By Ria Novosti
The British government is trying to dictate to Christian workers to take off their crosses, British newspapers reported.
On Equalities Minister Lynne Featherstone’s instructions, government lawyers will urge the European Court of Human Rights to dismiss the claims of Christian workers banned from displaying the symbol of their faith at work, The Daily Mail wrote.
The government’s position has received an angry response from prominent figures, including former Archbishop of Canterbury Lord Carey, who accused ministers and the courts of “dictating” to Christians, and added that it was a sign that Christianity was becoming sidelined, The Sunday Telegraph said.
Prime Minister David Cameron’s coalition therefore stands against the Christian churches on a second battleground as the cabinet is already at loggerheads with the Anglican and Roman Catholic churches over its plans to legalize same-sex marriages – an idea vehemently opposed by church officials.
The situation also puts the government in conflict with its own equality body – the Equality and Human Rights Commission. The commission will have to argue in the same Strasbourg court test case that workers should be legally protected if they want to wear a symbol of their religious faith at work.
This spring, the European Court of Human Rights is poised to start considering the cases of British Airways check-in clerk Nadia Eweida and Shirley Chaplin, a nurse, The Daily Mail wrote.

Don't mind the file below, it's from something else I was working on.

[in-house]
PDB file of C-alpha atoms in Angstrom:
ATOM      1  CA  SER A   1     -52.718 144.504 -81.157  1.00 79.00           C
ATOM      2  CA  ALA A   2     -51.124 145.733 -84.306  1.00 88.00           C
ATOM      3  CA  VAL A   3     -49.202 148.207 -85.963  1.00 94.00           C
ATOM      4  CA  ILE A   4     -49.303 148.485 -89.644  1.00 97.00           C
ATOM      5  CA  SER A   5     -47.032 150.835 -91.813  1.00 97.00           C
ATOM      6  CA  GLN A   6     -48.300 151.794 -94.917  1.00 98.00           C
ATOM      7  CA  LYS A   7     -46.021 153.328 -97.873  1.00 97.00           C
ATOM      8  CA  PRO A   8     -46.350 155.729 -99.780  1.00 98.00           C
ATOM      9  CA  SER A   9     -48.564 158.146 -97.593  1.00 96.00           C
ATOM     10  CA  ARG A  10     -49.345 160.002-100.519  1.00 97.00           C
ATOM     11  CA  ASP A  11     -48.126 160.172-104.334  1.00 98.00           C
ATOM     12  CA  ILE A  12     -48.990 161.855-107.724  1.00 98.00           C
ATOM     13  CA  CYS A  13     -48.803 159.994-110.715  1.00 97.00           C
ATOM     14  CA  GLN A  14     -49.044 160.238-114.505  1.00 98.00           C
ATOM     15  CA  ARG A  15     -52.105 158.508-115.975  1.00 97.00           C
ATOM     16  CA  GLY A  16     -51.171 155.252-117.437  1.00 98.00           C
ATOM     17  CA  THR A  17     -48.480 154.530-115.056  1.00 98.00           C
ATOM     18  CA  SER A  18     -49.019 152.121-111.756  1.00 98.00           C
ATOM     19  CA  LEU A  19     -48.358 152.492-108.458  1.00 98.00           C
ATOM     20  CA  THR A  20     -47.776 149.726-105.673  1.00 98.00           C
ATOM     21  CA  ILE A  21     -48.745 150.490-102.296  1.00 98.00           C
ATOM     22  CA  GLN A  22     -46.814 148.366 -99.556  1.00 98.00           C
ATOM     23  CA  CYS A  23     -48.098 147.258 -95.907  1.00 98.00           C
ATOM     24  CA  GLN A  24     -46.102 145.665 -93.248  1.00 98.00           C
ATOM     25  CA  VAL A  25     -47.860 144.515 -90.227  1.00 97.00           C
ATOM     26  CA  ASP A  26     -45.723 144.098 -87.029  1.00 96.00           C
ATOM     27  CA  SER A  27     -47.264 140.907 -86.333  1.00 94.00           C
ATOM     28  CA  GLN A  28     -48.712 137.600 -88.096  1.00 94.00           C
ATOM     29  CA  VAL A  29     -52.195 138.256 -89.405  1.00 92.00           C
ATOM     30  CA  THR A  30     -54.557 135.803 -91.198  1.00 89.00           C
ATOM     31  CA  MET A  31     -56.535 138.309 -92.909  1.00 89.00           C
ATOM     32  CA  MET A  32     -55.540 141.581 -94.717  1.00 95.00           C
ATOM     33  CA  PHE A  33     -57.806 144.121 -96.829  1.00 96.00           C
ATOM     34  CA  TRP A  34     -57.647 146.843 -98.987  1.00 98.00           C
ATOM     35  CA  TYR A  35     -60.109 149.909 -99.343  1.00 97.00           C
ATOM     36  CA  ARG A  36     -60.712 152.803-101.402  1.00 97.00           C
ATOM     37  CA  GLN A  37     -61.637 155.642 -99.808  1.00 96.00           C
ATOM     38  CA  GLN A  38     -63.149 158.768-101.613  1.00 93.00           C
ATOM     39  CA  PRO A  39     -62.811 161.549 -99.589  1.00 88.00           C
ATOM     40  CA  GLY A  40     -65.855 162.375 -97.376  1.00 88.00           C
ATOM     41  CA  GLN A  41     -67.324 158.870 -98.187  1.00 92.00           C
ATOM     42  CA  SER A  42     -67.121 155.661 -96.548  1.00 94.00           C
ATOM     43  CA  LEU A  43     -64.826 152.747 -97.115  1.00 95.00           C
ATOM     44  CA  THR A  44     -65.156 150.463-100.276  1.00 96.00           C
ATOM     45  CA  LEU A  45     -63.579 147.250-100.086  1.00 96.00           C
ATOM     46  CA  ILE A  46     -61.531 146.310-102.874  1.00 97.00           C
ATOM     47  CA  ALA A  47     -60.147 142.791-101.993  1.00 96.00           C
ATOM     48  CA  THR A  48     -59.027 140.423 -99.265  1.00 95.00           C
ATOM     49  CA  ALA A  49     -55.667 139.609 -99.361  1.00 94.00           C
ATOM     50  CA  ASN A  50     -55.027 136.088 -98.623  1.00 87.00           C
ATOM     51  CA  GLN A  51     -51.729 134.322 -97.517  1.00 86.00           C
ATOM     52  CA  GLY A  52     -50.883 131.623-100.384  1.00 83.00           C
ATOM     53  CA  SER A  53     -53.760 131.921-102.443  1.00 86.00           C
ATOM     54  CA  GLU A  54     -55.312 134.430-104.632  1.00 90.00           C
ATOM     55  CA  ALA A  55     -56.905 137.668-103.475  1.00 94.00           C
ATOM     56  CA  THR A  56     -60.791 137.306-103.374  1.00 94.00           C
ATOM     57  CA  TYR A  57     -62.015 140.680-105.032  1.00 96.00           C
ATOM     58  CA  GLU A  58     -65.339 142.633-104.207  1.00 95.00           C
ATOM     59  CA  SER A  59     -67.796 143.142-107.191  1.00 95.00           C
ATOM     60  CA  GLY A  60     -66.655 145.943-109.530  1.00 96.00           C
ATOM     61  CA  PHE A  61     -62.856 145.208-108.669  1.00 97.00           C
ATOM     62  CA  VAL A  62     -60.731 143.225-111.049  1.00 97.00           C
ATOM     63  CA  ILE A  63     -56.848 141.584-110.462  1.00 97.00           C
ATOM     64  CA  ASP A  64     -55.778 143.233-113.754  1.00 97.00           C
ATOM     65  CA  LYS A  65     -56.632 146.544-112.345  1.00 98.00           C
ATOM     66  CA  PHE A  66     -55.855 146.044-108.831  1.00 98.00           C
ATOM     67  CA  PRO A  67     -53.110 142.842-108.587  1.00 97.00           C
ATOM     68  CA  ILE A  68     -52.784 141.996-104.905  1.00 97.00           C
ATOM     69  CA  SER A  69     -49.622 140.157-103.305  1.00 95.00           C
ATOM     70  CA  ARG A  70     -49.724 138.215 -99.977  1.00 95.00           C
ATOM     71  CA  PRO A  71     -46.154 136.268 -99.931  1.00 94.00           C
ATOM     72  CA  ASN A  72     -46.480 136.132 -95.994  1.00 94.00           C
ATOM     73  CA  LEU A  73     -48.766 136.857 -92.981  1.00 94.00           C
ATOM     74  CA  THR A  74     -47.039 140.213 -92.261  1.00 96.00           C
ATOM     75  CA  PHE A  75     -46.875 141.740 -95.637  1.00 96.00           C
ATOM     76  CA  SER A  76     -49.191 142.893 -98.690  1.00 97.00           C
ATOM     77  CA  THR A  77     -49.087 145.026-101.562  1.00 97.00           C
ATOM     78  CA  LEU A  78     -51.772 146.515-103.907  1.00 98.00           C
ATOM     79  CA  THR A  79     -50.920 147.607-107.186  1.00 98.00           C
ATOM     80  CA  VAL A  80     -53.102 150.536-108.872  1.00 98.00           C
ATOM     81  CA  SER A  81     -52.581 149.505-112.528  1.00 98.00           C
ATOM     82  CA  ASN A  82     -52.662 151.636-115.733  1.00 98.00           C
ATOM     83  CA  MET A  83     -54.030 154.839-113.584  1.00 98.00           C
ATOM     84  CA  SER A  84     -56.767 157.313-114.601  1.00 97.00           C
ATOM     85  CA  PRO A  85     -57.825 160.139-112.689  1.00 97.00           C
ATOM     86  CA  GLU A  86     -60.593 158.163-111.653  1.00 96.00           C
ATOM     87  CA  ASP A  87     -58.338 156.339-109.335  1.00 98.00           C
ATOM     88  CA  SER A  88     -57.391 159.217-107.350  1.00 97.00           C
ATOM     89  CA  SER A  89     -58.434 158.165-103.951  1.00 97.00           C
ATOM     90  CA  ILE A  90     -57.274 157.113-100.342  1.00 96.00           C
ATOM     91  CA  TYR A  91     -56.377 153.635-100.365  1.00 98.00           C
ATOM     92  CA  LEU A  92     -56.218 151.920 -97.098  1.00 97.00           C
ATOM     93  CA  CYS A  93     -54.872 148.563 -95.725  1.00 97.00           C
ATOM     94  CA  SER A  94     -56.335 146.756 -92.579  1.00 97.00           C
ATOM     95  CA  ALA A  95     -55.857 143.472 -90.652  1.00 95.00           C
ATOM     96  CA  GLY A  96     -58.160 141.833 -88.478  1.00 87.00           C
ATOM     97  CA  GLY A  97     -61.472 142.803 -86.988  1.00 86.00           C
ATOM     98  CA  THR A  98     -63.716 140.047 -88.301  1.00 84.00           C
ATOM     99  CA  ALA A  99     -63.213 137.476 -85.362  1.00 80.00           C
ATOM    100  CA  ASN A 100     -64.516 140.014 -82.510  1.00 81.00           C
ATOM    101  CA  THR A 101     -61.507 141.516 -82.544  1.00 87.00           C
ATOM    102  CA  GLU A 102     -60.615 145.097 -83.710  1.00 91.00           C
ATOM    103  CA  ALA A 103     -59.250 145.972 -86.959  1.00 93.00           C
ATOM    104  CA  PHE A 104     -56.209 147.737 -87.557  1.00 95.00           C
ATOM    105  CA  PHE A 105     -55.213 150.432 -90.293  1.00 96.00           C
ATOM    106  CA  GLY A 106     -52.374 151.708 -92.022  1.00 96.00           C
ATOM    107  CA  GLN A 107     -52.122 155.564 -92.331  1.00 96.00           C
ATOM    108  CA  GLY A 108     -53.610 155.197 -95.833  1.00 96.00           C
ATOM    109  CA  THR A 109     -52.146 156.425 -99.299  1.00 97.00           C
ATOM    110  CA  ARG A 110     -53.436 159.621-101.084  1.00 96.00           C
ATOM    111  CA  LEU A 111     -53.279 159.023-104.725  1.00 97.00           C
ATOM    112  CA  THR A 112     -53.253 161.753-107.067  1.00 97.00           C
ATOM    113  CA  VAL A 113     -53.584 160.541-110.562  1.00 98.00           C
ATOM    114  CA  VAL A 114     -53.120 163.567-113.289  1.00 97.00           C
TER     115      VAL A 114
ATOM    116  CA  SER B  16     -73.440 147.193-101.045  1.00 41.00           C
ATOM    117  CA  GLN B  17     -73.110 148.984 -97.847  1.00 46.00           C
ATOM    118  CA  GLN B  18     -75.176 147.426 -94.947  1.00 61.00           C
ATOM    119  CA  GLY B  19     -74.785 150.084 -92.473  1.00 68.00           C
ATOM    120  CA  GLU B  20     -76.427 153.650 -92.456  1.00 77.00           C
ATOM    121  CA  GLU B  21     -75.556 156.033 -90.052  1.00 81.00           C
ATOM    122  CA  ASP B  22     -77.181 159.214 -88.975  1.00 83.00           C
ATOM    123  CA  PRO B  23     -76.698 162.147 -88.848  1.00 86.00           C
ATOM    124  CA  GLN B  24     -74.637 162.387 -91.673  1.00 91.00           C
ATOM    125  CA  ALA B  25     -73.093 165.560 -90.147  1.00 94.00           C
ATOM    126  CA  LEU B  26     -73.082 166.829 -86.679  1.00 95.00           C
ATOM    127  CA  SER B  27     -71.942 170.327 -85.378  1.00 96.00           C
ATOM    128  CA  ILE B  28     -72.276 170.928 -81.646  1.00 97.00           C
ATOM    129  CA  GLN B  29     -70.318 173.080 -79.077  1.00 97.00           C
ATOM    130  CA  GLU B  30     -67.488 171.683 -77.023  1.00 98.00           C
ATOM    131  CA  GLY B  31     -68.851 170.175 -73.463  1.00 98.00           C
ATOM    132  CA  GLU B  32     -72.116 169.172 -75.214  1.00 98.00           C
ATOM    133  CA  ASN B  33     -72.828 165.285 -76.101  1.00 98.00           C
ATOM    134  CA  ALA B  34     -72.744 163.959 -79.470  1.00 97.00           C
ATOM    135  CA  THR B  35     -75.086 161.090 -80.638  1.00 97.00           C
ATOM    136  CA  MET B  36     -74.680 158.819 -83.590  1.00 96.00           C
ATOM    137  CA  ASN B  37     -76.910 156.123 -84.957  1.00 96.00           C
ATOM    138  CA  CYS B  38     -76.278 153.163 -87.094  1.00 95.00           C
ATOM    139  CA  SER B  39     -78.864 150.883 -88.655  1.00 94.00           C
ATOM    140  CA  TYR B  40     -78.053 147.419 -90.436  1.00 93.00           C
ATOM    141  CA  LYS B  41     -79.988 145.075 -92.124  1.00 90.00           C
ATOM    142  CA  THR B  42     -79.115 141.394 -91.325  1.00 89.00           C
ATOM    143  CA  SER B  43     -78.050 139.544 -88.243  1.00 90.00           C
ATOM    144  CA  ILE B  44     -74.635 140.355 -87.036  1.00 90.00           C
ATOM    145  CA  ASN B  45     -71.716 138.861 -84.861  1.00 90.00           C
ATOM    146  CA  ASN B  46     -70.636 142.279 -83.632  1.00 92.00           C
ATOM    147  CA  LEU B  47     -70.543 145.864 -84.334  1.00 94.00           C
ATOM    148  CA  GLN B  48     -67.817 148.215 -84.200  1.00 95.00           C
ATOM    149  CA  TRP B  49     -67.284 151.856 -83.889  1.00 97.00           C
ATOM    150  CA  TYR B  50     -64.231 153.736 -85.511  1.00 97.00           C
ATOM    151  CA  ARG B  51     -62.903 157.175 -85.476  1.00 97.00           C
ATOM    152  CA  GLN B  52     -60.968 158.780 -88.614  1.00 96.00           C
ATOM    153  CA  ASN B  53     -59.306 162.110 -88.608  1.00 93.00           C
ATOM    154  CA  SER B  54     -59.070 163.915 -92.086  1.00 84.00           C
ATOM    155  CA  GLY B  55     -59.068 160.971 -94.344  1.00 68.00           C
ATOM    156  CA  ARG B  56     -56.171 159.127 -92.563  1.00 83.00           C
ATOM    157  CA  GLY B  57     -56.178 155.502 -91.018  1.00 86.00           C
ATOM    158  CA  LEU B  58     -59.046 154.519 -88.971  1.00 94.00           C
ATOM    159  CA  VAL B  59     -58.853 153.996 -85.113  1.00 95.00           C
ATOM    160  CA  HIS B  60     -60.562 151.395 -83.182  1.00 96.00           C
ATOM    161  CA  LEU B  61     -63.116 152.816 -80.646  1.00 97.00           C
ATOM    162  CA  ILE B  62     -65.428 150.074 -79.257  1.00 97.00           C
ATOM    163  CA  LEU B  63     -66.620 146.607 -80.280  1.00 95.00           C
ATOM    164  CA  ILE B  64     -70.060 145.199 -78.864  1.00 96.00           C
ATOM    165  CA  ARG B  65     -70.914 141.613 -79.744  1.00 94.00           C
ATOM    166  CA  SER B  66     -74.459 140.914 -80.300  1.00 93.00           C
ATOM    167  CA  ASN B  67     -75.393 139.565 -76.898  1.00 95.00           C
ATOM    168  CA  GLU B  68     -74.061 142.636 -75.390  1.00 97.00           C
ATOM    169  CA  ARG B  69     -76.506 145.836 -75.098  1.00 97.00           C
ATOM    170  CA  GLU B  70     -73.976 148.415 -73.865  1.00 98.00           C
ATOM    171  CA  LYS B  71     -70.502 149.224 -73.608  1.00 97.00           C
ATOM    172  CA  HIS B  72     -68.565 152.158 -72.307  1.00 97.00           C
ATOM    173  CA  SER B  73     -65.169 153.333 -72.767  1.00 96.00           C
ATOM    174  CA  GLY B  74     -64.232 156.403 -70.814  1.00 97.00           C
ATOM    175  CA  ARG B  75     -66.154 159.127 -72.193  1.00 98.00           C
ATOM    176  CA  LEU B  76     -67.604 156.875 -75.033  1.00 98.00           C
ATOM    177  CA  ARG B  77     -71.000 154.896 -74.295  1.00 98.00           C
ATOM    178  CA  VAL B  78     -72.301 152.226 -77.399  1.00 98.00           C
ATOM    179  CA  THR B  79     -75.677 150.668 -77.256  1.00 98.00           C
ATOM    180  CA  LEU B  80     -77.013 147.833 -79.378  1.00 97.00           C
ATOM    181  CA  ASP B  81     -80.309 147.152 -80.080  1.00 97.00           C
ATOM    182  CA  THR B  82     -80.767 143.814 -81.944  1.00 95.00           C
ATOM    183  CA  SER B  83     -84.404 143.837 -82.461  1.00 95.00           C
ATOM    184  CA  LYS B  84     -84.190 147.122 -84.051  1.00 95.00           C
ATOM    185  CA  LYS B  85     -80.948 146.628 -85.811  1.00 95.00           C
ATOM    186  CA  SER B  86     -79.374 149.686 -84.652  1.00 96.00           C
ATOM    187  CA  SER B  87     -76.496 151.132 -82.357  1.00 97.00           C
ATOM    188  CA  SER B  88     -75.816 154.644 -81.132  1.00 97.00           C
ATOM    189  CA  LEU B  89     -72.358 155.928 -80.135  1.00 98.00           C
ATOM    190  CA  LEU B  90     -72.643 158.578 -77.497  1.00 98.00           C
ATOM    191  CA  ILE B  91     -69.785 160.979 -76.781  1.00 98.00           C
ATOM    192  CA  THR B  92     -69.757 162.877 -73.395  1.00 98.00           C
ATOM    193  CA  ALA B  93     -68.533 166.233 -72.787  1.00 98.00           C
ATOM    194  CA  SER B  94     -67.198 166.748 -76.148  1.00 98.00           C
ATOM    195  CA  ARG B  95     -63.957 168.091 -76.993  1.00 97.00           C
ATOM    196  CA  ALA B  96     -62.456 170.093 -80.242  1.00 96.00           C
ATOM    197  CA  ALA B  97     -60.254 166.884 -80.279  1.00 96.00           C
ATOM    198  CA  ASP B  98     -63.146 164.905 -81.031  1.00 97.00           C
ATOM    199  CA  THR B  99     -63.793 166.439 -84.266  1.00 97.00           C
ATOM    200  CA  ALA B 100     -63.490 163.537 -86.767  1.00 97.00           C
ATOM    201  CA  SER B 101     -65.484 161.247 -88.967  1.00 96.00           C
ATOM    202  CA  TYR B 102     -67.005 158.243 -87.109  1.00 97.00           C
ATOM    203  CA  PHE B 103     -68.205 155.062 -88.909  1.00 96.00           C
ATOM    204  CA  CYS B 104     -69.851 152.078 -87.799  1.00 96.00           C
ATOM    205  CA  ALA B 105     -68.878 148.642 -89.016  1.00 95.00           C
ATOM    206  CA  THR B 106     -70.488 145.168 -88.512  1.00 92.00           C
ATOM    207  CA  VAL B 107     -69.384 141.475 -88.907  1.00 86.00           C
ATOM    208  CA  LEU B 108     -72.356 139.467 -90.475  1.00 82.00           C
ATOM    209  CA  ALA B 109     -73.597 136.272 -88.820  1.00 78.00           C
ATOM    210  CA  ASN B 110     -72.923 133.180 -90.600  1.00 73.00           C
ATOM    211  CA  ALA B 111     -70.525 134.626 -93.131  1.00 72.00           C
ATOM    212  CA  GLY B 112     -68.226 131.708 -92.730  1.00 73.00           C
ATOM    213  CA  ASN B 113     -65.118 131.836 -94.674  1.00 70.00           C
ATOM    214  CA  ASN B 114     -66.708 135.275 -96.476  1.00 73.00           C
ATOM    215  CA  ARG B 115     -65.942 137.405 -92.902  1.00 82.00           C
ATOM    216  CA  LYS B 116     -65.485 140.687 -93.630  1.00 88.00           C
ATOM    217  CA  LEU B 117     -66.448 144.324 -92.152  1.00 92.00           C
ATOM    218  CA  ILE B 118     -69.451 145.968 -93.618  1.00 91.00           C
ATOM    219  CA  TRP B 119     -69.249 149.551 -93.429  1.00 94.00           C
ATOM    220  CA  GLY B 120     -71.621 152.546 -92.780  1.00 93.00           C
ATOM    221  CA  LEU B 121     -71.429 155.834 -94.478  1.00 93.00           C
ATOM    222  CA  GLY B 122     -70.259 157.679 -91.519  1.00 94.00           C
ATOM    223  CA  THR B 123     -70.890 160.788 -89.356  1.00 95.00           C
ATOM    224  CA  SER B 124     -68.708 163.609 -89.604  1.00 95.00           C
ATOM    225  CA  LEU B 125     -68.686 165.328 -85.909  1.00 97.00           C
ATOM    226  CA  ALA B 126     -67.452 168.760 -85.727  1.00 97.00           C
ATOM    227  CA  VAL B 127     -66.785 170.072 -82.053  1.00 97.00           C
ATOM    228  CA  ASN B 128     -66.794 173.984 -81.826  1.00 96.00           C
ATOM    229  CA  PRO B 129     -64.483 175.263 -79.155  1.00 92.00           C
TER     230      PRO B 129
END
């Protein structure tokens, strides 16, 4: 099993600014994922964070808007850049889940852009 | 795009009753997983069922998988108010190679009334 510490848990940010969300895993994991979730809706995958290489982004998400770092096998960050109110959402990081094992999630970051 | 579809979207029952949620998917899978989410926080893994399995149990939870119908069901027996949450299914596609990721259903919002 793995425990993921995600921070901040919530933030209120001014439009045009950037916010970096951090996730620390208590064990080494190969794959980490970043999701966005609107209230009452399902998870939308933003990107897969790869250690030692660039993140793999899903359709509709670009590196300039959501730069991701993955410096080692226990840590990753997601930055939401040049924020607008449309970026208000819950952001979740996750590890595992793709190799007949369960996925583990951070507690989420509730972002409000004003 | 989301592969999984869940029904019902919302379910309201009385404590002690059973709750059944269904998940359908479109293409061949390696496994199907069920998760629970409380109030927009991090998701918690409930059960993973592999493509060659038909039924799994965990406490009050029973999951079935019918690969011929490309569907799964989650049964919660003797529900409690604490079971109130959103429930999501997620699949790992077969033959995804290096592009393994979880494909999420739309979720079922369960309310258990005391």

Eweida was suspended from work in 2006 after she refused to take off her cross at work. The airline, which, according to The Sunday Telegraph, initially claimed the cross breached its uniform code, backed down after the case was widely condemned. But Eweida, 58, has been campaigning to cement Christians’ rights to wear religious tokens, a right she says is not denied to other faith followers.
Fifty-six-year-old Chaplin was barred from working on her hospital’s wards in Exeter, southwest England, when she refused to remove or hide the cross she wore.
British courts have turned down the women’s claims that their right to wear crosses was guaranteed by European human rights rules, but the women have been backed by the Equality Commission, headed by former Labor politician Trevor Phillips.
Government lawyers are set to follow Featherstone’s line to argue that “in neither case is there any suggestion that the wearing of a visible cross or crucifix was a generally recognized form of practicing the Christian faith, still less one that is regarded as a requirement of the faith.”
The Equality Commission is to tell the European court that believers are entitled to manifest their faith even if it is not a strict requirement of their religion that they do so.
Article 9 of the European Convention on Human Rights states: “Everyone has the right to freedom of thought, conscience and religion; this right includes freedom to change his religion or belief, and freedom, either alone or in community with others and in public or private, to manifest his religion or belief, in worship, teaching, practice and observance.”
But the government says wearing the cross is not a “requirement of the faith” and therefore does not fall under the remit of Article 9.
“The irony is that when governments and courts dictate to Christians that the cross is a matter of insignificance, it becomes an even more important symbol and expression of our faith,” Lord Carey said as quoted by both newspapers.